Cambridge Quantum Computing Investing in Cybersecurity, Other Near-Term Quantum Solutions
(InsideHPC) Cambridge Quantum Computing (CQC), a specialist in quantum software and quantum algorithms designed to leverage quantum hardware, today announced it will apply much of its recent fundraise on helping clients achieve near-term quantum solutions in their businesses.
Last week the company announced a $45 million financing, the largest private investment ever announced for a quantum software company, according to independent industry sources. Quantum hardware developers IBM and Honeywell joined leading international investment firms in the financing.
With projected gains in quantum computing performance by hardware developers over the next 2-3 years, and with corresponding enhancements in quantum software, Cambridge Quantum believes it can help clients achieve quantum solutions in several key areas during what is known as the Noisy Intermediate-Scale Quantum (NISQ) computing era. These include:(
Using existing quantum computers to provide the best security possible. As part of a joint effort with IBM, CQC launched a beta quantum random number generation (QRNG) service in September initially available to members of the IBM Q Network with applications primarily to protect and defend global communications and electronic assets.
CQC is working with the UK’s National Physical Laboratory to accelerate research and development to support the commercialization and optimization of its quantum technologies. A key focus will be enhancing CQC’s IronBridge for the commercial market, a photonic quantum device that ensures device independence and source certifiability of quantum randomness for post-quantum encryption algorithms as well as use cases in science, engineering, finance and gaming. The organizations have committed to an 18-month timeframe for enhanced quantum products for the global market.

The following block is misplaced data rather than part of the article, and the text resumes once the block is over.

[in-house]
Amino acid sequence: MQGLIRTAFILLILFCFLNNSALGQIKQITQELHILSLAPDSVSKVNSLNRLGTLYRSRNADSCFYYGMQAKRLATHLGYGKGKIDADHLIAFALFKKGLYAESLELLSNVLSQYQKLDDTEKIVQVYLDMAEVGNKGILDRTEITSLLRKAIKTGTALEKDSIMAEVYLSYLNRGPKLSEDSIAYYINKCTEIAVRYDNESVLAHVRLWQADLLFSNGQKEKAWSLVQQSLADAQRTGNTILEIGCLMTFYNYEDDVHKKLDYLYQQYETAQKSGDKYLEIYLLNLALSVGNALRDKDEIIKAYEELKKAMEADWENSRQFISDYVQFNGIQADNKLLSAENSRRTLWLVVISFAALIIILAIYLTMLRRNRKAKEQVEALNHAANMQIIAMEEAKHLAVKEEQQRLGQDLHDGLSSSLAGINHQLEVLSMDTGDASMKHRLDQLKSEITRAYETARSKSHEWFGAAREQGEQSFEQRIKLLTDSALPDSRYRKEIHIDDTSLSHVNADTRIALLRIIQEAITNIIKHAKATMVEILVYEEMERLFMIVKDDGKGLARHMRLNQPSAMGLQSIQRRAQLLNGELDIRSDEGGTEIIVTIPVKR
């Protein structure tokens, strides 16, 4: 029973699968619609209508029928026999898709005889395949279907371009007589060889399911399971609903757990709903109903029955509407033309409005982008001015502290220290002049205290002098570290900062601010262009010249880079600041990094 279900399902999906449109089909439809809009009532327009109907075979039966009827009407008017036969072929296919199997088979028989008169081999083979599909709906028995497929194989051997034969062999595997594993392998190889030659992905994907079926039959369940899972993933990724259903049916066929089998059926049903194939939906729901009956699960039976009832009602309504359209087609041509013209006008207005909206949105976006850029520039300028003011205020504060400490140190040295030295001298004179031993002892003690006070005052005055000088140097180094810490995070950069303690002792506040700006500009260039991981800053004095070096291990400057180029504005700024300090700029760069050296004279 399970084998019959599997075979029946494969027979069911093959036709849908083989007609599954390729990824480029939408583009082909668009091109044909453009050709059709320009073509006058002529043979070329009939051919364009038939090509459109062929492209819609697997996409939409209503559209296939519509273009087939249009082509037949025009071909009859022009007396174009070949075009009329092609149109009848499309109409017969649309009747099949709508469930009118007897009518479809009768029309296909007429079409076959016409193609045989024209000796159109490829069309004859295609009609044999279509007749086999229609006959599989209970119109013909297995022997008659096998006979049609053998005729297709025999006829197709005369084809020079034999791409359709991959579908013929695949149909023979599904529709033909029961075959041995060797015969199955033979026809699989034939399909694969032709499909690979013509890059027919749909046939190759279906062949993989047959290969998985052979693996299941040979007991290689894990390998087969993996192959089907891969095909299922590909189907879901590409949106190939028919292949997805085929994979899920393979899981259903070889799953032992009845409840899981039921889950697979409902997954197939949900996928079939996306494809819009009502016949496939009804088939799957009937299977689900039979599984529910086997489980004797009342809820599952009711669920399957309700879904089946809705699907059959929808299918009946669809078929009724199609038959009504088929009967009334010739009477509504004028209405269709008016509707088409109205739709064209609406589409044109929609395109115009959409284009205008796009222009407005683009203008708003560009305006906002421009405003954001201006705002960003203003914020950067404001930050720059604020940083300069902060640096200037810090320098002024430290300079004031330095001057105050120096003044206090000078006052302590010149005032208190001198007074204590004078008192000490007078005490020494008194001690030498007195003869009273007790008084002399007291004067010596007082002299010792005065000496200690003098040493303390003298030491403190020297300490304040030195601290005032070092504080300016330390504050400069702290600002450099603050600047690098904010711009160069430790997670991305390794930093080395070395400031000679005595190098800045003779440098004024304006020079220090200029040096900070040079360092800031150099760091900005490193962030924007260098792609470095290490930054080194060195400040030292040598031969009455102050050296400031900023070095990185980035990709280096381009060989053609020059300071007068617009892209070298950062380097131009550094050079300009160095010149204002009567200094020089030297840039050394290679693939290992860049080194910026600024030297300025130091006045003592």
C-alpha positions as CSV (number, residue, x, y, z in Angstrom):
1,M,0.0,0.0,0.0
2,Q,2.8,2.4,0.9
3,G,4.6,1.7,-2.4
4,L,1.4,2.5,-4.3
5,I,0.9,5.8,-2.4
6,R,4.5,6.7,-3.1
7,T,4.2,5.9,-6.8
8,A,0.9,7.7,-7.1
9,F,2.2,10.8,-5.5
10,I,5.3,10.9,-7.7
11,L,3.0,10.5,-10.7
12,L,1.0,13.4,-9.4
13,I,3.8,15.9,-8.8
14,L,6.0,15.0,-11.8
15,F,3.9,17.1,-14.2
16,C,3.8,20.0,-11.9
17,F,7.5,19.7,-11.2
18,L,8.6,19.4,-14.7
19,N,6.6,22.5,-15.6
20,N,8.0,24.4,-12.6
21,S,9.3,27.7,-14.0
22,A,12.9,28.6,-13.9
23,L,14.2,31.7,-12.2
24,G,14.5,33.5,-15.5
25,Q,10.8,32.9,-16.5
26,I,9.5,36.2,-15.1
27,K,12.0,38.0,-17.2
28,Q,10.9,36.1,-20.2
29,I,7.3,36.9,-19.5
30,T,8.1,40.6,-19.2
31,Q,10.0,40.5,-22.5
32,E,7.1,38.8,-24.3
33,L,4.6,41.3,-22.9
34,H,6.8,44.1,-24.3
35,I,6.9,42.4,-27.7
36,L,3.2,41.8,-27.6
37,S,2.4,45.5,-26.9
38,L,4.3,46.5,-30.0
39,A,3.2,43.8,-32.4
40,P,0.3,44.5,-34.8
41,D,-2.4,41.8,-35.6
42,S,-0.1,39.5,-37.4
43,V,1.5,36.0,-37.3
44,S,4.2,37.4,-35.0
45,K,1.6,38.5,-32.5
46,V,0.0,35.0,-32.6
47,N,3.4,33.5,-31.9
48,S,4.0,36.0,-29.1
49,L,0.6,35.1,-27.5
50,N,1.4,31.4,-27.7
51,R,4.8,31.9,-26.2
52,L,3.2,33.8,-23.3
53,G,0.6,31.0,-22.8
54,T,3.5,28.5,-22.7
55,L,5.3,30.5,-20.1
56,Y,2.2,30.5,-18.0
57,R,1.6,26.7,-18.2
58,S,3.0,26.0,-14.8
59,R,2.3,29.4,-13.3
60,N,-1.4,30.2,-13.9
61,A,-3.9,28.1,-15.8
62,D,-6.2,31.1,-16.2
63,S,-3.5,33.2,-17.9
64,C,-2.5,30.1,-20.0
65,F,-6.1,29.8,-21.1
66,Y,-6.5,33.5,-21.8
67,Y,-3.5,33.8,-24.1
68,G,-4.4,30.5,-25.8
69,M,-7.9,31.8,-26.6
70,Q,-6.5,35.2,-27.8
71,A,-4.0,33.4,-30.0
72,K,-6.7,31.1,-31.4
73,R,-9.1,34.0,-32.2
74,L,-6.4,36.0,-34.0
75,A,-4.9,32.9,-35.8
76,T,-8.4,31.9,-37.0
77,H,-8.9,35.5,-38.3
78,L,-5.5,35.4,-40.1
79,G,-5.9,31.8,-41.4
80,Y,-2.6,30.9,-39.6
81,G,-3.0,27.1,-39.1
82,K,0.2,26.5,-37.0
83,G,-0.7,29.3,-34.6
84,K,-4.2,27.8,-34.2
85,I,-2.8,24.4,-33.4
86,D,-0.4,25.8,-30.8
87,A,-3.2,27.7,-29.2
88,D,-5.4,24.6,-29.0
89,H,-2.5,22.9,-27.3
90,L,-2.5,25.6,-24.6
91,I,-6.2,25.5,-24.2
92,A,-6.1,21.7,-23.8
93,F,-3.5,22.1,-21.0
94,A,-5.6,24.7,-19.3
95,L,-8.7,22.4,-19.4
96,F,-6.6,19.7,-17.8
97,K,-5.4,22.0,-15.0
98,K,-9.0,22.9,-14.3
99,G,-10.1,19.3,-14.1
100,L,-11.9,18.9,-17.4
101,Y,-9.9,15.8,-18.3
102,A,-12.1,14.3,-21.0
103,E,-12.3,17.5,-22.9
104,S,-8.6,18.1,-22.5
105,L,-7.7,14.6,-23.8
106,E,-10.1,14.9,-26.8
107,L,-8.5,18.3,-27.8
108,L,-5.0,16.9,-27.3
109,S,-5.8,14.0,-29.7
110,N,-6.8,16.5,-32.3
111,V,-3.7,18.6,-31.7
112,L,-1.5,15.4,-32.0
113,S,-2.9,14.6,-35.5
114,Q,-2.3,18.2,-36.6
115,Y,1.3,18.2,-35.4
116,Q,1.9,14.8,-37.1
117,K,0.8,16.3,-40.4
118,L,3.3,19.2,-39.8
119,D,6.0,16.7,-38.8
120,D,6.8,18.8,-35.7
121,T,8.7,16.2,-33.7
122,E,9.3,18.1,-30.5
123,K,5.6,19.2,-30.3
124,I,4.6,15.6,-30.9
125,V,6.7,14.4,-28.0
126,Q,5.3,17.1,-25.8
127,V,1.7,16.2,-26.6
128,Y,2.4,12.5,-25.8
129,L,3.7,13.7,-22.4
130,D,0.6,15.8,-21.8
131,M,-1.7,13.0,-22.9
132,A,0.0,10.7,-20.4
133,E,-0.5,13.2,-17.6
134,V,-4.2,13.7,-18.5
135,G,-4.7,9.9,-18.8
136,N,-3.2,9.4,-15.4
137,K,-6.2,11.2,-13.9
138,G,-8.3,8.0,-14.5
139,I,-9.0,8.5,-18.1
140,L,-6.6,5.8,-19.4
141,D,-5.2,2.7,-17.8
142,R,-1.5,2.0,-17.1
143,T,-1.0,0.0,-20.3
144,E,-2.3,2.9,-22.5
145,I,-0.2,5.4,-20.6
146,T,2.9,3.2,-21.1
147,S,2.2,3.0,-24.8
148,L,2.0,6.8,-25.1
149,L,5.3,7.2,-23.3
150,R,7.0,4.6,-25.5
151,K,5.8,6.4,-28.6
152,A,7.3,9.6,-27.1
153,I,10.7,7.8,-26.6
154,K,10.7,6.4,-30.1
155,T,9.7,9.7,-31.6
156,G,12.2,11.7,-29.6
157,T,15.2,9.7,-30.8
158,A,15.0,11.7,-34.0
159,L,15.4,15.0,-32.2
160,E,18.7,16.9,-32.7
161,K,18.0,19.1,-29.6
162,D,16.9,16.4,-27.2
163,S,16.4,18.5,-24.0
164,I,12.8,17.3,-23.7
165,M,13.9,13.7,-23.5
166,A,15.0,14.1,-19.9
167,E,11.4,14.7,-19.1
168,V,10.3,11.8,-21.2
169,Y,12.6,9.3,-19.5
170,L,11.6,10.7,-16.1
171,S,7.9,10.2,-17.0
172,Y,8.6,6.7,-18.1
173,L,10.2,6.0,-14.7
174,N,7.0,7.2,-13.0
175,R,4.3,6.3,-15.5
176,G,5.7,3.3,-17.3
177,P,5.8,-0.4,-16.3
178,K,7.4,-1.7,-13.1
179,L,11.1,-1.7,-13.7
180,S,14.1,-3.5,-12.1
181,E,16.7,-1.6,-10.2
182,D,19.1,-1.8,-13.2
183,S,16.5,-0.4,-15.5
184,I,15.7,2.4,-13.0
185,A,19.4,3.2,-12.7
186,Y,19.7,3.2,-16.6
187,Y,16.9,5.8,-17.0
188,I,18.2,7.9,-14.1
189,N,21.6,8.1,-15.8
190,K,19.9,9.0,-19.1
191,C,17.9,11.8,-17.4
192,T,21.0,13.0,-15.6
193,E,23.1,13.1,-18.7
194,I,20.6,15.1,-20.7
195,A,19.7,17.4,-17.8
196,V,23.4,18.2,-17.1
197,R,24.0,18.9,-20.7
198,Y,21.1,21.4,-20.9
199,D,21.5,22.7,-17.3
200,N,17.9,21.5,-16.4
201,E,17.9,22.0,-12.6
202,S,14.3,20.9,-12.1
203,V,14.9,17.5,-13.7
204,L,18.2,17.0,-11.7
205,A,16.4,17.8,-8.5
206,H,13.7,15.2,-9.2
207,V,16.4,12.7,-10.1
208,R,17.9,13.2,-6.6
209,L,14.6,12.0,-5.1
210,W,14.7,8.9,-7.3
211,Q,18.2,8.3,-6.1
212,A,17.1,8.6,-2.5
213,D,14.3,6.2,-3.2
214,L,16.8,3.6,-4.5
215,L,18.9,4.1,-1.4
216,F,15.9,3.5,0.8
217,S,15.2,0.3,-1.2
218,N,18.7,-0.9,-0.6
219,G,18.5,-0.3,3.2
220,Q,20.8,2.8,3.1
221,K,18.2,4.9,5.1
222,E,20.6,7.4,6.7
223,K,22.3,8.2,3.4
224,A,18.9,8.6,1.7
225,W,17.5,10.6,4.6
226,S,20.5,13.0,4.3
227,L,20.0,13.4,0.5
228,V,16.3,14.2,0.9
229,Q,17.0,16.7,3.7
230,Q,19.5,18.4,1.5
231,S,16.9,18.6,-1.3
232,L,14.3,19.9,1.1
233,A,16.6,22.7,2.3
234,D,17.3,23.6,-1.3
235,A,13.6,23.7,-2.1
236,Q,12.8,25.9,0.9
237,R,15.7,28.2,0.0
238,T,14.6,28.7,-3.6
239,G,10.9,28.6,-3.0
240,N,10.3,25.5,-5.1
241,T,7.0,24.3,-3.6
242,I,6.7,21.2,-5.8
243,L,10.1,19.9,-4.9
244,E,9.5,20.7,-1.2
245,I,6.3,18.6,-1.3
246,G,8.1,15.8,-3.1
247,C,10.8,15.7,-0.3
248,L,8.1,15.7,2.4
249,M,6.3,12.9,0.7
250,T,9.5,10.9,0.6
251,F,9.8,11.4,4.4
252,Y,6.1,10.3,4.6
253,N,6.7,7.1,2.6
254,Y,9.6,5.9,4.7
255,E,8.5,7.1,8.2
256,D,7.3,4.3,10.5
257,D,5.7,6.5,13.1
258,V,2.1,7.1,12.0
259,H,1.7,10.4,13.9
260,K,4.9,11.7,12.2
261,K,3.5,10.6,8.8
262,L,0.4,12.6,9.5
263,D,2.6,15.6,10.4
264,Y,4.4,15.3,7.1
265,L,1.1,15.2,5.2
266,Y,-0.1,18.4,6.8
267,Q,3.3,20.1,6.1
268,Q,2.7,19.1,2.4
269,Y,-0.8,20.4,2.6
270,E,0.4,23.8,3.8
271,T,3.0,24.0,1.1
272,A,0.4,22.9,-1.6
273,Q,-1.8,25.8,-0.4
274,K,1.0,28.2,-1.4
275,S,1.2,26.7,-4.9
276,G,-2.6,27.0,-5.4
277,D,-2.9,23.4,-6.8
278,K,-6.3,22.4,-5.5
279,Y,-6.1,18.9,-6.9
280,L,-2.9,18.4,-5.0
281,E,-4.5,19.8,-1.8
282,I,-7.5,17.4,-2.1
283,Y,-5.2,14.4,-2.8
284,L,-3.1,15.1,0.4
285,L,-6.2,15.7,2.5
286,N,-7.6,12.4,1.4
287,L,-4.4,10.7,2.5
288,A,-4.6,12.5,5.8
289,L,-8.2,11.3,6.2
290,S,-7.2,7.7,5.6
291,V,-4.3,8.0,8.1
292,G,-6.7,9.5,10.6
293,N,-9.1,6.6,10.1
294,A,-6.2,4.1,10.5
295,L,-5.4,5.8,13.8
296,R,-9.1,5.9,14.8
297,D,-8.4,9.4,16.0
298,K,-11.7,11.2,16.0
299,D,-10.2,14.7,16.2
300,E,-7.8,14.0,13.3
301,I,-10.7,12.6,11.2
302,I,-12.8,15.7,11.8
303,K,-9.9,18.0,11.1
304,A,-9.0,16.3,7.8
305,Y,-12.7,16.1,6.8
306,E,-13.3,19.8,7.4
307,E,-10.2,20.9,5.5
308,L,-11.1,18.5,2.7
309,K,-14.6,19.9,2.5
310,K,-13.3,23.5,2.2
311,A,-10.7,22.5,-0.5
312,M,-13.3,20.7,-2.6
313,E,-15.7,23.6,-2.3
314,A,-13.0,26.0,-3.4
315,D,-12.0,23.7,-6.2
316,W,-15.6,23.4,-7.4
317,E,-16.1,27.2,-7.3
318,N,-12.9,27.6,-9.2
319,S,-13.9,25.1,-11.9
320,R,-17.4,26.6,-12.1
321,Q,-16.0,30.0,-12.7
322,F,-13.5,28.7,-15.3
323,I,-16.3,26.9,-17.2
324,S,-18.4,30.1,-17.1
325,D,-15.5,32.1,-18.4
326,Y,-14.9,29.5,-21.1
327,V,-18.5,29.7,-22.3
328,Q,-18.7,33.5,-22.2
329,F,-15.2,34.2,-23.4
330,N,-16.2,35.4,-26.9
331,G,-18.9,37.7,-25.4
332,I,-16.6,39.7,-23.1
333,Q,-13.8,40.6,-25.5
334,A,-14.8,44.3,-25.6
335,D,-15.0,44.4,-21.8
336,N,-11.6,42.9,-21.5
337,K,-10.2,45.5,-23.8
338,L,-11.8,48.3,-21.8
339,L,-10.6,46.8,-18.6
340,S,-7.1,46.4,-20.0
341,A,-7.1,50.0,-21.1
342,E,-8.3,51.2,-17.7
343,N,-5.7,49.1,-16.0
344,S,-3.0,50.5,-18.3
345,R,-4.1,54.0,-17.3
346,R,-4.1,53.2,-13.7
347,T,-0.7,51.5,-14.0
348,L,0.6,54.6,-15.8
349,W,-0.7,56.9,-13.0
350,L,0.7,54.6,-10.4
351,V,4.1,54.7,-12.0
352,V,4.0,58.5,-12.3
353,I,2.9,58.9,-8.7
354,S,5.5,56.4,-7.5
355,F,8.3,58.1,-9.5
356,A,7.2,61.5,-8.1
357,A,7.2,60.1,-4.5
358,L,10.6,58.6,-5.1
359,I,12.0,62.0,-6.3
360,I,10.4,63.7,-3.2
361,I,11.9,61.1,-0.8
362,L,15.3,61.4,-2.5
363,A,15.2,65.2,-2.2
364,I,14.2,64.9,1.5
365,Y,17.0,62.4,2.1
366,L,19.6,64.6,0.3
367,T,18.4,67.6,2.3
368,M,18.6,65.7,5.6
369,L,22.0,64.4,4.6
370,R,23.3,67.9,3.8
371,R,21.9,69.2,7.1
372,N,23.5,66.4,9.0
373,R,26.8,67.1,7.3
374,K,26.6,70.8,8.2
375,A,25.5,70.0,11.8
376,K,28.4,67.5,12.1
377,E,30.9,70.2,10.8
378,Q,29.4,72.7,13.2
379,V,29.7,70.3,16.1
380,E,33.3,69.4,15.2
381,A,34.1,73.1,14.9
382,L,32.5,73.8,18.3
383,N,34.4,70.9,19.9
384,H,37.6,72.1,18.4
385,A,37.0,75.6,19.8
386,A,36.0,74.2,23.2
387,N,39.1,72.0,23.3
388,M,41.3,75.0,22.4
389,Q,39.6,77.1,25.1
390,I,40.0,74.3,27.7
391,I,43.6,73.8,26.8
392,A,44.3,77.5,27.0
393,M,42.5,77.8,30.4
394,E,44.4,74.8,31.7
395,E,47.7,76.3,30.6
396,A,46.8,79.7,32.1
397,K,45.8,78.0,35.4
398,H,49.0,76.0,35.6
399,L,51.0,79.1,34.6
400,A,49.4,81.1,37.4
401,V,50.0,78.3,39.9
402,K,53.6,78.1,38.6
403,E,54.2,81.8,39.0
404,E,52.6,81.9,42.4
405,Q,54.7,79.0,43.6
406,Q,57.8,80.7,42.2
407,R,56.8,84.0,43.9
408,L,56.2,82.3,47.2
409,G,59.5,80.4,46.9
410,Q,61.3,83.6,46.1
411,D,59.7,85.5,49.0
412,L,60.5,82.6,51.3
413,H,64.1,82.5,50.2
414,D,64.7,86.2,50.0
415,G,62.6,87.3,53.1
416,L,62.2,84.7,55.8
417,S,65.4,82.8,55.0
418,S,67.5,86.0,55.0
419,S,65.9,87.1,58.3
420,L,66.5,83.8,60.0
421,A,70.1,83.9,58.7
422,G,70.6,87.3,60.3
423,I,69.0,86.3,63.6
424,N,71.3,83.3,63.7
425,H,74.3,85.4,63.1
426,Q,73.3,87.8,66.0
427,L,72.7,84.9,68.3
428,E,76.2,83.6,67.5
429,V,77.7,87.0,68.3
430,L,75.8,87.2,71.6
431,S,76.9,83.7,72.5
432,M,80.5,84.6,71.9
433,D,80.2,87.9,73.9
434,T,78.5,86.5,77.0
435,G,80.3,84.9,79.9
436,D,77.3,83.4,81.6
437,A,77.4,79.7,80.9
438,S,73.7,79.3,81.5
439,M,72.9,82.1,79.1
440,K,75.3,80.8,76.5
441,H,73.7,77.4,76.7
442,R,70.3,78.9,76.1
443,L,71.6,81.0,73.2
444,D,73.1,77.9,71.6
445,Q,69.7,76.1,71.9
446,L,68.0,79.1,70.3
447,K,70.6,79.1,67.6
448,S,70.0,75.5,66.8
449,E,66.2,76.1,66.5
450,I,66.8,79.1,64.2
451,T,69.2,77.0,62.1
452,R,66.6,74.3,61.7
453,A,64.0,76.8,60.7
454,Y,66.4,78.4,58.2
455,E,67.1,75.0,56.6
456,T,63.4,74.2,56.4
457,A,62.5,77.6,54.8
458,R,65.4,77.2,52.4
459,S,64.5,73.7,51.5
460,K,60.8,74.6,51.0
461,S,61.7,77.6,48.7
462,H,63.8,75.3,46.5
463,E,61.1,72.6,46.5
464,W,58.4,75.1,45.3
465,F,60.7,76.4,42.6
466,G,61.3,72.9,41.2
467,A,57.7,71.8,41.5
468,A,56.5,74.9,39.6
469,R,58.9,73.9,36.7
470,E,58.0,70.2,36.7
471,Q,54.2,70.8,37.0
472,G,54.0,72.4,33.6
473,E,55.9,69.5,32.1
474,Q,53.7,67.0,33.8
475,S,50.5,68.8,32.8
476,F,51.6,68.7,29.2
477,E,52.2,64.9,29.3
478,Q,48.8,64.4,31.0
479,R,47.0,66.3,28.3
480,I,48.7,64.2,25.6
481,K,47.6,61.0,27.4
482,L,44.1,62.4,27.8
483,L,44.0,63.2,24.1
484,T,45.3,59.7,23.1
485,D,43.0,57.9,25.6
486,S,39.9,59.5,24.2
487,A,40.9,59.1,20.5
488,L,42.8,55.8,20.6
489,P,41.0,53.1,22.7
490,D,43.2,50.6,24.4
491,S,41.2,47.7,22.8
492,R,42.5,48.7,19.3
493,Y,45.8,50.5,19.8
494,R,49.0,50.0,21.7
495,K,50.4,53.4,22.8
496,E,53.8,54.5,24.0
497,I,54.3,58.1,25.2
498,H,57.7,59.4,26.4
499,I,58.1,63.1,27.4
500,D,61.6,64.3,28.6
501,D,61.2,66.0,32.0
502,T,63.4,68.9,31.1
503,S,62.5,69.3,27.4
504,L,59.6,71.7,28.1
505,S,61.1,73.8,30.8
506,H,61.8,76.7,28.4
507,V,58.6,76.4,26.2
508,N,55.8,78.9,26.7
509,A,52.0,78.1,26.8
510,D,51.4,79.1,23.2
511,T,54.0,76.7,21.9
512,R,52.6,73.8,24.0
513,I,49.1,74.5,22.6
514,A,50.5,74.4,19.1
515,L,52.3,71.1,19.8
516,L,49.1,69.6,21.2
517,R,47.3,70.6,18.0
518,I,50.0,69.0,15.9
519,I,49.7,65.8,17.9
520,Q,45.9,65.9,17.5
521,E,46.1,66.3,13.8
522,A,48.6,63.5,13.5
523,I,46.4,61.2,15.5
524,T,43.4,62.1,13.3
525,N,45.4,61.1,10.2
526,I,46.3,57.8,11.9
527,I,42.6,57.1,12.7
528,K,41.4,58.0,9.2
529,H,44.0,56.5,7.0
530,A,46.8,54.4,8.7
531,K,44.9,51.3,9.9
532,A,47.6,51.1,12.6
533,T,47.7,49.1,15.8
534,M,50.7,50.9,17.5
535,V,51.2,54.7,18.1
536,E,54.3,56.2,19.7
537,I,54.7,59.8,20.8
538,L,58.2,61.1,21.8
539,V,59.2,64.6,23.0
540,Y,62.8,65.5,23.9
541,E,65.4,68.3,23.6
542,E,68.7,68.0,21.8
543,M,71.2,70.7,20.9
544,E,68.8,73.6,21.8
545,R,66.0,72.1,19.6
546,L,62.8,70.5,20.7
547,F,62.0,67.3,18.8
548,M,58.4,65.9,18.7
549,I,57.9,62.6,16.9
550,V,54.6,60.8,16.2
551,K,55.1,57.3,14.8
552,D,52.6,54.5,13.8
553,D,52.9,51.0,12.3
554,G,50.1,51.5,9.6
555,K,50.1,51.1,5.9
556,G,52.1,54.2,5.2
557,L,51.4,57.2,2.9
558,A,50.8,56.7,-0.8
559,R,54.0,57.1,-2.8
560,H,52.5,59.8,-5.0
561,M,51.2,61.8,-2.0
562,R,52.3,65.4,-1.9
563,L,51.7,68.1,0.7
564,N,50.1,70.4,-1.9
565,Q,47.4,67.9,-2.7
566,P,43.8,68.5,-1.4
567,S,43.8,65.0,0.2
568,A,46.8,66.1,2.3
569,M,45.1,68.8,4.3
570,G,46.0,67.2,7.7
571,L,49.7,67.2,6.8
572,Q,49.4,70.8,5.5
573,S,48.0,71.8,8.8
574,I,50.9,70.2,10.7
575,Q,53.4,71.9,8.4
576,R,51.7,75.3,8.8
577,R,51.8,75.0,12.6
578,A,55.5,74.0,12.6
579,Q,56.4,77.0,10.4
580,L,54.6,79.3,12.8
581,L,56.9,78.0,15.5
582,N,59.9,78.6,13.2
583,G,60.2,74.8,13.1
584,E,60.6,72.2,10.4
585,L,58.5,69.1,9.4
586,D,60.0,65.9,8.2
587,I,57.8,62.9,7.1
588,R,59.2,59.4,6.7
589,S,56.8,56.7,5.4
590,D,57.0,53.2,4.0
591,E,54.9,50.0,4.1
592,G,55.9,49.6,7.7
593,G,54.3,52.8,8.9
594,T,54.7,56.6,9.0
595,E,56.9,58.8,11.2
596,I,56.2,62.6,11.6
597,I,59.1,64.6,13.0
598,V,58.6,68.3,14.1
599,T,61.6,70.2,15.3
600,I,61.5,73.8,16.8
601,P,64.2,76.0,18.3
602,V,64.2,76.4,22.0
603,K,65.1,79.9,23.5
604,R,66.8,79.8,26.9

CQC scientists have formerly established that Quantum Natural Language Processing is “quantum-native” with expected near-term advantages over classical computers, enabling “meaning-aware” NLP for the first time. Potential use cases over the next several years are many, including doctors querying the entire medical literature for patient diagnostics.
“Our highly successful financing will enable new possibilities in achieving quantum solutions for clients in several key areas,” said Ilyas Khan, CEO of Cambridge Quantum Computing. “Quantum computing is quickly morphing from the research lab into commercialization and we believe our quantum software and algorithms will play a critical role in this rapid transformation.”